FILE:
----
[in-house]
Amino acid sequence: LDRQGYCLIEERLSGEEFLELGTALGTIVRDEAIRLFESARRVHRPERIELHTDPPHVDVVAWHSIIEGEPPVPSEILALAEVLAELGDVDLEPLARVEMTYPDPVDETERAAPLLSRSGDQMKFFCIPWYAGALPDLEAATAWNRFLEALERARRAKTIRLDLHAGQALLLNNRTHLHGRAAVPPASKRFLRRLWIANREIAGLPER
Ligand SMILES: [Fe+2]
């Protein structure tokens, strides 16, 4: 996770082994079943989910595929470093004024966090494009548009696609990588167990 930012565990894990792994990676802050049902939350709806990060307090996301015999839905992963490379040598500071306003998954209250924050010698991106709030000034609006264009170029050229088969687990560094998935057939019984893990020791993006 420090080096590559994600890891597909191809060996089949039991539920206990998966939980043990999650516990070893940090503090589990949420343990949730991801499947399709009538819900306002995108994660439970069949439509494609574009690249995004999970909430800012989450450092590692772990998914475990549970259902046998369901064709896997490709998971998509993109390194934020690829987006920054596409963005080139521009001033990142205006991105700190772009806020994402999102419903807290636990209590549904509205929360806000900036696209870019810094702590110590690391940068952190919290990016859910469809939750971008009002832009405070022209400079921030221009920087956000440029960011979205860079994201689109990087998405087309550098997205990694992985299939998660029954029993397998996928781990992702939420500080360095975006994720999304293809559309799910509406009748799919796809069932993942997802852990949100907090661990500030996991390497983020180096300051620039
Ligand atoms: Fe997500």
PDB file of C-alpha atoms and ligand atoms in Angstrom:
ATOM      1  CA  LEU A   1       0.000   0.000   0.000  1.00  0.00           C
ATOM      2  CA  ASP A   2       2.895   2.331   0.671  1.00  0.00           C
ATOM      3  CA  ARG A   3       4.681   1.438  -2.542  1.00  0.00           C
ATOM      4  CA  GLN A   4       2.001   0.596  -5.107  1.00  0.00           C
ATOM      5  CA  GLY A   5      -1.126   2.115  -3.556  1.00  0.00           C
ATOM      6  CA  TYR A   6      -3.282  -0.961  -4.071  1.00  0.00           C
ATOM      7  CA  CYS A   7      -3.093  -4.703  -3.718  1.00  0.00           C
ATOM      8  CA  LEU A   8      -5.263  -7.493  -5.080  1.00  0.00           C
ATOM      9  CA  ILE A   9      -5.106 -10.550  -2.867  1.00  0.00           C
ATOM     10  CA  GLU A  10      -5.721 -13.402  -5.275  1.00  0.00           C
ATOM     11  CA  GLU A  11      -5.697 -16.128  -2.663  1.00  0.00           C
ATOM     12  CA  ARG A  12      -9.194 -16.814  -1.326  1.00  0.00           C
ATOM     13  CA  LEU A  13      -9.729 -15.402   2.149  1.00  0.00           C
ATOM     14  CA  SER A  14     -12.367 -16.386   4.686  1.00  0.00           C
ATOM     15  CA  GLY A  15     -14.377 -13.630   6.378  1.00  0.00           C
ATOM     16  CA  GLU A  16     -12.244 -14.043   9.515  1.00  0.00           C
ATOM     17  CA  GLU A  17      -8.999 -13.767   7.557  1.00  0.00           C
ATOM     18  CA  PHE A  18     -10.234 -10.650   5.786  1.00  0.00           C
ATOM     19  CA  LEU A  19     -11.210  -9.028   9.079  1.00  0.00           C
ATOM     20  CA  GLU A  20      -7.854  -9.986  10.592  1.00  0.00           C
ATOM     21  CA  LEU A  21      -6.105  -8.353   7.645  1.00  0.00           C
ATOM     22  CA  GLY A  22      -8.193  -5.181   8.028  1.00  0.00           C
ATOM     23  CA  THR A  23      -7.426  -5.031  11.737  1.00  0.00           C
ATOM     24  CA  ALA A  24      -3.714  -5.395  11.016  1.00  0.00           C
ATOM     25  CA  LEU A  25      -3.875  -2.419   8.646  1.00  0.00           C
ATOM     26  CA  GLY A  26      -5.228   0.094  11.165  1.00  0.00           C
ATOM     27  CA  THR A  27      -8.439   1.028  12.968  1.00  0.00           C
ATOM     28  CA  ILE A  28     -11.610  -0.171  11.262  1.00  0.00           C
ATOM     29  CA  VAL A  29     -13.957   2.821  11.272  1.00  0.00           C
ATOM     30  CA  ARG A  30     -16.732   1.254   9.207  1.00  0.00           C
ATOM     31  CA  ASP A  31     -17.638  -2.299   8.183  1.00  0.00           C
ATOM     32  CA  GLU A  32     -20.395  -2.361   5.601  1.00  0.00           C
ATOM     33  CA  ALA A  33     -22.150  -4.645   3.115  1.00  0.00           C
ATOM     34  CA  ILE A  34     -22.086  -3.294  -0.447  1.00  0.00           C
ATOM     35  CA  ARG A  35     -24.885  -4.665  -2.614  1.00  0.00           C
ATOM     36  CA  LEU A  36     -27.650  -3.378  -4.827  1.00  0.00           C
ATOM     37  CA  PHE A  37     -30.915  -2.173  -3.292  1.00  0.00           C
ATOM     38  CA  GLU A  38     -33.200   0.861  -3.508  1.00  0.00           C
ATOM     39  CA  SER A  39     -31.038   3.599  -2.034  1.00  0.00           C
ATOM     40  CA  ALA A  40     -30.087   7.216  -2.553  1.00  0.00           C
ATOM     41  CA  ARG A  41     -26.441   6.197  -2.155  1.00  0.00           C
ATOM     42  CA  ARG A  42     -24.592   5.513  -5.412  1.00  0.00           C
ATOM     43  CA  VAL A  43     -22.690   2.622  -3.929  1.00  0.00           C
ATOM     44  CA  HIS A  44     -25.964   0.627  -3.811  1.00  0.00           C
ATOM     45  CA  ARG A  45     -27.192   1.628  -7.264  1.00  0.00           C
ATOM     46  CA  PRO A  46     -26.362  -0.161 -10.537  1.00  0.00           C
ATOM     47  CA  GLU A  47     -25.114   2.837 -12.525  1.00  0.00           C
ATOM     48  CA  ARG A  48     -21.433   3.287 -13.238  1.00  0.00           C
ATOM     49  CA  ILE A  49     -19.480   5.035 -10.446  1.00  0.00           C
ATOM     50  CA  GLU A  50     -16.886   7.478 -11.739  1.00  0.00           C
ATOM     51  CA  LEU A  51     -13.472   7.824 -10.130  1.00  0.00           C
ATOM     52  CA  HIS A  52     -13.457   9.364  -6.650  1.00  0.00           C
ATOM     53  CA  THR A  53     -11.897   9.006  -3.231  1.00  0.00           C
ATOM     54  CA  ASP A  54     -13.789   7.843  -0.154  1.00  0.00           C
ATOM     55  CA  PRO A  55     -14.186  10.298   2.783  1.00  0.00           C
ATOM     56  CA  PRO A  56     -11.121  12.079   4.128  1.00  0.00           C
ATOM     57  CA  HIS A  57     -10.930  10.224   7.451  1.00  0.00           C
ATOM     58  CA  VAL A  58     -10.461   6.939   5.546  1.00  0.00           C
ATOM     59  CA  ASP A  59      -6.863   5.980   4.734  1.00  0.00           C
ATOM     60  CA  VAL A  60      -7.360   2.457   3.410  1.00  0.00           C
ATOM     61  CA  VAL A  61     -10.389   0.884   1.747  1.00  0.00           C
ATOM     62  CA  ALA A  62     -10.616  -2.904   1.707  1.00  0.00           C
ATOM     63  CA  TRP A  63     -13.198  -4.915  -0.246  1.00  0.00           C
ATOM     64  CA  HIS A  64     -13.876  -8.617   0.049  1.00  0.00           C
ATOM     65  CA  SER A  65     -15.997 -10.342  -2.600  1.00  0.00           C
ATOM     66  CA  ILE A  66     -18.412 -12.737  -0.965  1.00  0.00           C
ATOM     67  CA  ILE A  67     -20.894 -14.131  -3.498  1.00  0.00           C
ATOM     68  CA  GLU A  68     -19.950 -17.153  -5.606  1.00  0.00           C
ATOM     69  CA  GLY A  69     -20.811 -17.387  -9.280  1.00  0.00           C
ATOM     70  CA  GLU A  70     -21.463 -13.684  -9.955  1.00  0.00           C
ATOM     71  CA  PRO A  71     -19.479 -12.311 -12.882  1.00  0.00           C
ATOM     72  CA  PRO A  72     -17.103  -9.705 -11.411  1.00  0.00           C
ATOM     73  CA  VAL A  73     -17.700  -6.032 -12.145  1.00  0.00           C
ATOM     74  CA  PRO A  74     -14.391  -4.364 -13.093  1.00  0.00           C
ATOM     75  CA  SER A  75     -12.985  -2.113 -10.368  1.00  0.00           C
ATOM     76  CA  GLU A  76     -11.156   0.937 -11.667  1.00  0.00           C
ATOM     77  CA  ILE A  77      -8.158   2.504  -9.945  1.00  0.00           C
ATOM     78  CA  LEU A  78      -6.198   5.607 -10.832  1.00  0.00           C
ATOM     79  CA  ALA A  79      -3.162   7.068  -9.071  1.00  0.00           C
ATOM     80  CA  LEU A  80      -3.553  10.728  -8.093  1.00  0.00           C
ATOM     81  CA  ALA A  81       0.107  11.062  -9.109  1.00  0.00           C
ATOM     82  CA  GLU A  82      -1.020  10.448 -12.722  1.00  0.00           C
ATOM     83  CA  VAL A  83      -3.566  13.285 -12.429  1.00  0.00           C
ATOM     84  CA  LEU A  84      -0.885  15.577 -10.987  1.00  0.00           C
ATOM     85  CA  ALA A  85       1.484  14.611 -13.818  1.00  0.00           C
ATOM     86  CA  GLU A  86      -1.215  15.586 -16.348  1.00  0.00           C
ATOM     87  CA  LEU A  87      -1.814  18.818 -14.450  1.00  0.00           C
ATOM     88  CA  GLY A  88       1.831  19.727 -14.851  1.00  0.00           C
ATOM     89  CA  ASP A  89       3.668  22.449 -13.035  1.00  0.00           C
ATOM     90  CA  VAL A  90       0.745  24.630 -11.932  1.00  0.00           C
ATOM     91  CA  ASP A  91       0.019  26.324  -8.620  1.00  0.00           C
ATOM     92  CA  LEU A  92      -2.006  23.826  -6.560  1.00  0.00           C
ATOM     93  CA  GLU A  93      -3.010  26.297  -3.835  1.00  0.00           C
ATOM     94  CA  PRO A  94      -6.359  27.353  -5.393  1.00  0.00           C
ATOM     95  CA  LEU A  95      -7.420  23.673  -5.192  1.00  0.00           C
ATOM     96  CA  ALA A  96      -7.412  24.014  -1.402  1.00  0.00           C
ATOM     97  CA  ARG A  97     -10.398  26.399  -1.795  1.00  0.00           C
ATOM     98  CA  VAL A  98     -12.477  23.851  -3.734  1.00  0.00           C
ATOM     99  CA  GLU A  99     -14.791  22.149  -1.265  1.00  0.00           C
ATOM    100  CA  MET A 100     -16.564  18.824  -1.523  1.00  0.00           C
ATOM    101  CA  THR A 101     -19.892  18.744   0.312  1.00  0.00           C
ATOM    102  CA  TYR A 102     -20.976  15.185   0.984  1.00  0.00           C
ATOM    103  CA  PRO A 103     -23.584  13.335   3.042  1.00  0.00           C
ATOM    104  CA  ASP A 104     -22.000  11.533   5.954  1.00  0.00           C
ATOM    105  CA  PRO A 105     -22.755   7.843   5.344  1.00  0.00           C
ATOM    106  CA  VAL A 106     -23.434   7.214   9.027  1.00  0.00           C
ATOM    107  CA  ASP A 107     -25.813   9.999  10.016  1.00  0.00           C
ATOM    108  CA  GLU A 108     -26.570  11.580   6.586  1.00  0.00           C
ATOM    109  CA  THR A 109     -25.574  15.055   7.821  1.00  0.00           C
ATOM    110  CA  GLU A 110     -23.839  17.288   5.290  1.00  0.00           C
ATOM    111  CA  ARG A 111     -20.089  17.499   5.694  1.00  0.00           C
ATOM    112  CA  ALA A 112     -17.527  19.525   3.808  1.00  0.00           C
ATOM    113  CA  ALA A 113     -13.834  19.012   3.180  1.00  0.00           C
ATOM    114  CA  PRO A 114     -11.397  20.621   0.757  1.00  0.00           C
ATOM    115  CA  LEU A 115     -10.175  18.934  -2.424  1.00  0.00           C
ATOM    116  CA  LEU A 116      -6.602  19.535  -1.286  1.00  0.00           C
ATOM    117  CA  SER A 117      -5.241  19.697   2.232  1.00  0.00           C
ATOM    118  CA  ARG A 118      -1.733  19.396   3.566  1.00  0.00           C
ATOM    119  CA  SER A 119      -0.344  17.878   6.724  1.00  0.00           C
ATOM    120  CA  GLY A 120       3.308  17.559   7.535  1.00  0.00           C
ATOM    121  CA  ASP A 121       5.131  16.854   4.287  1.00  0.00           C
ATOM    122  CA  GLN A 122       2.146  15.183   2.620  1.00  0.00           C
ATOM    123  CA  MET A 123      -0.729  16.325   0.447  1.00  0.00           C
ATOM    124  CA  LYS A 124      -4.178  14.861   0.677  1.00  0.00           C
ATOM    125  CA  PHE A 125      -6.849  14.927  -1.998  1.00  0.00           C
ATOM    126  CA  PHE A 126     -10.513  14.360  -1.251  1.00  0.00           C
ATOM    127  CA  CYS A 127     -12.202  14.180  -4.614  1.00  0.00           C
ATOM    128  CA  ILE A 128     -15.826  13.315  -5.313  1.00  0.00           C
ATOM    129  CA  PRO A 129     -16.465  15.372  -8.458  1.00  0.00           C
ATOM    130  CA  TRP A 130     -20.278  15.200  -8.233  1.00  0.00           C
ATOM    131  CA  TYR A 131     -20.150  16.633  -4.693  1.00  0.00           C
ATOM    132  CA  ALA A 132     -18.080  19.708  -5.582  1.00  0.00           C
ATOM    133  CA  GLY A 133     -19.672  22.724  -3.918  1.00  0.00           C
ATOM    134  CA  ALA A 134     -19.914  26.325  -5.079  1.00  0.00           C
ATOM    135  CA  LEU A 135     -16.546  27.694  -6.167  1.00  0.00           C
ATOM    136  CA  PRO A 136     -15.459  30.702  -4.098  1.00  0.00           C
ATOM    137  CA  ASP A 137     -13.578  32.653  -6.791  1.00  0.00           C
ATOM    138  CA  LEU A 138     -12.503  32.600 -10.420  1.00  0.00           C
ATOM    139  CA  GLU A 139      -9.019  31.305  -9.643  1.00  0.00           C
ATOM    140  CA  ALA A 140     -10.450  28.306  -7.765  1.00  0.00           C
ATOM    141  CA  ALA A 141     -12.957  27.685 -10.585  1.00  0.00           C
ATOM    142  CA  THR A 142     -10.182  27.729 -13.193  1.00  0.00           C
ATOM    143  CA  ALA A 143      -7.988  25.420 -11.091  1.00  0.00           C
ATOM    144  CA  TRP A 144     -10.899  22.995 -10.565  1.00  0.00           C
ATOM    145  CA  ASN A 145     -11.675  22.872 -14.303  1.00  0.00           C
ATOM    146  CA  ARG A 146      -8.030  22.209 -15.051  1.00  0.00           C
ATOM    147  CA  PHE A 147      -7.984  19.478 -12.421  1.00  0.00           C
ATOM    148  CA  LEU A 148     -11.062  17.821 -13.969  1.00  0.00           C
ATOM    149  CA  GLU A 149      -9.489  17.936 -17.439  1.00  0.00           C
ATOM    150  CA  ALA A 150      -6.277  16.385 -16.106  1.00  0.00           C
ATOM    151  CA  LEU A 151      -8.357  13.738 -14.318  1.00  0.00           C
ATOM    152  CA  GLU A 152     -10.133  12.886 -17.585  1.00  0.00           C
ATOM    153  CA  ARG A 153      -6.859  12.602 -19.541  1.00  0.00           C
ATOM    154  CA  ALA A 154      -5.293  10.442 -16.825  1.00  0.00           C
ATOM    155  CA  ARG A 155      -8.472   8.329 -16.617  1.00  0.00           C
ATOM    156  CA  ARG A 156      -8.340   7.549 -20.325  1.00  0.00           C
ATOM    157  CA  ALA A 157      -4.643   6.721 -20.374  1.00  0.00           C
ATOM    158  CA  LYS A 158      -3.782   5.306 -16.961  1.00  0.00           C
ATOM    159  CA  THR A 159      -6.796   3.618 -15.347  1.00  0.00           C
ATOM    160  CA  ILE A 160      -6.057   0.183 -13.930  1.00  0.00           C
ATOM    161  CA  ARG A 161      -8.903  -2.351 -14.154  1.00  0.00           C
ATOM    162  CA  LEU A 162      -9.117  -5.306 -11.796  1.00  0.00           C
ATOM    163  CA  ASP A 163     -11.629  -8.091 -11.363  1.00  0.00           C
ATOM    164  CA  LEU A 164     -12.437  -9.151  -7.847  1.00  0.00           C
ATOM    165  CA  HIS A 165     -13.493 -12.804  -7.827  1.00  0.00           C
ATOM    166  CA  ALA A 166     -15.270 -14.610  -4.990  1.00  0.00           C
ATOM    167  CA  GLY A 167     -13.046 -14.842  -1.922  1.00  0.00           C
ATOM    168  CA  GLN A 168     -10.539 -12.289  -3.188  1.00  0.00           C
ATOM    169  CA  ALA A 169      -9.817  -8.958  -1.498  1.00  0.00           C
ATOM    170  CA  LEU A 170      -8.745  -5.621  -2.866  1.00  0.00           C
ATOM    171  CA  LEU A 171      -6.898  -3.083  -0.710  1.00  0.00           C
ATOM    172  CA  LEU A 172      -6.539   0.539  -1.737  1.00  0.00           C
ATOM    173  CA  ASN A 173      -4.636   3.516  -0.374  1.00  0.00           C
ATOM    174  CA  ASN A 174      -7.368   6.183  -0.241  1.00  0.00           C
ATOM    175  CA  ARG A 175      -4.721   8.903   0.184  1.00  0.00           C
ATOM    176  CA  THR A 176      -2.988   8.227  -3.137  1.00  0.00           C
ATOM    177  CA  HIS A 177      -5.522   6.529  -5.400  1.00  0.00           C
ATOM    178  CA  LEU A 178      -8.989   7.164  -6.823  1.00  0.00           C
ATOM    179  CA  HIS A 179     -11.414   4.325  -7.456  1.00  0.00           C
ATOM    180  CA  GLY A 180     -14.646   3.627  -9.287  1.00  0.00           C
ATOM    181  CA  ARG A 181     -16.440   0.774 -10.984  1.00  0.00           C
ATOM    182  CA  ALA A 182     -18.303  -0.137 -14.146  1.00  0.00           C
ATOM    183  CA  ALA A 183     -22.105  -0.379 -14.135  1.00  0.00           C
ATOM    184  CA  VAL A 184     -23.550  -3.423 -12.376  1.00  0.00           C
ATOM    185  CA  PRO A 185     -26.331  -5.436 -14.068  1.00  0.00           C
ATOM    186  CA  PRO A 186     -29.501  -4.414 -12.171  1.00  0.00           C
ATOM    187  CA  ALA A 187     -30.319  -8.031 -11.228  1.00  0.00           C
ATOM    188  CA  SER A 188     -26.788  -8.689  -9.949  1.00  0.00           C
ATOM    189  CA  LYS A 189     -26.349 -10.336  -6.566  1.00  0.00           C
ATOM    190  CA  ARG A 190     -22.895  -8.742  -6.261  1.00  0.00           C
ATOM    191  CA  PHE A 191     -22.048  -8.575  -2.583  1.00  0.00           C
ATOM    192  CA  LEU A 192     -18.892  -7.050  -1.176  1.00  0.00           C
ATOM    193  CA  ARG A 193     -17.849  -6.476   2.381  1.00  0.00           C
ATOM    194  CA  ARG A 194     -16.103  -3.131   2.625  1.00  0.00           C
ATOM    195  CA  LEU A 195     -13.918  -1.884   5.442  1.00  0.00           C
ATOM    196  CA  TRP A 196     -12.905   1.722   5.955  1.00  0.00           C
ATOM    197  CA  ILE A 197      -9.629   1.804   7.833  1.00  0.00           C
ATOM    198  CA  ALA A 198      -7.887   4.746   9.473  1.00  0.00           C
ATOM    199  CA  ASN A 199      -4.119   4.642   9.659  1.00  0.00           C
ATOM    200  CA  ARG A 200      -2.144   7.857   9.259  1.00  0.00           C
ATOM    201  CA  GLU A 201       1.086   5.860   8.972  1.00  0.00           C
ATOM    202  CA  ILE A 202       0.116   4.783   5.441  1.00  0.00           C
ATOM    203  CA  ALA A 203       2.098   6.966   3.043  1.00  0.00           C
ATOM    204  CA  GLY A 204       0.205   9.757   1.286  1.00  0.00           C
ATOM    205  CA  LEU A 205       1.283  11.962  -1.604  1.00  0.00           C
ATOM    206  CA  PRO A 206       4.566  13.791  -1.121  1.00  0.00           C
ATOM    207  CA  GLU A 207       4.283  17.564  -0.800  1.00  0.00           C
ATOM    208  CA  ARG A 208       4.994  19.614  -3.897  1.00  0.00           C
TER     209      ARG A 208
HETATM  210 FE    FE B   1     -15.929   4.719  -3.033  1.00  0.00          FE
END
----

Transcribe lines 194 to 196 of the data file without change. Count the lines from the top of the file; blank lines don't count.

ATOM    188  CA  SER A 188     -26.788  -8.689  -9.949  1.00  0.00           C
ATOM    189  CA  LYS A 189     -26.349 -10.336  -6.566  1.00  0.00           C
ATOM    190  CA  ARG A 190     -22.895  -8.742  -6.261  1.00  0.00           C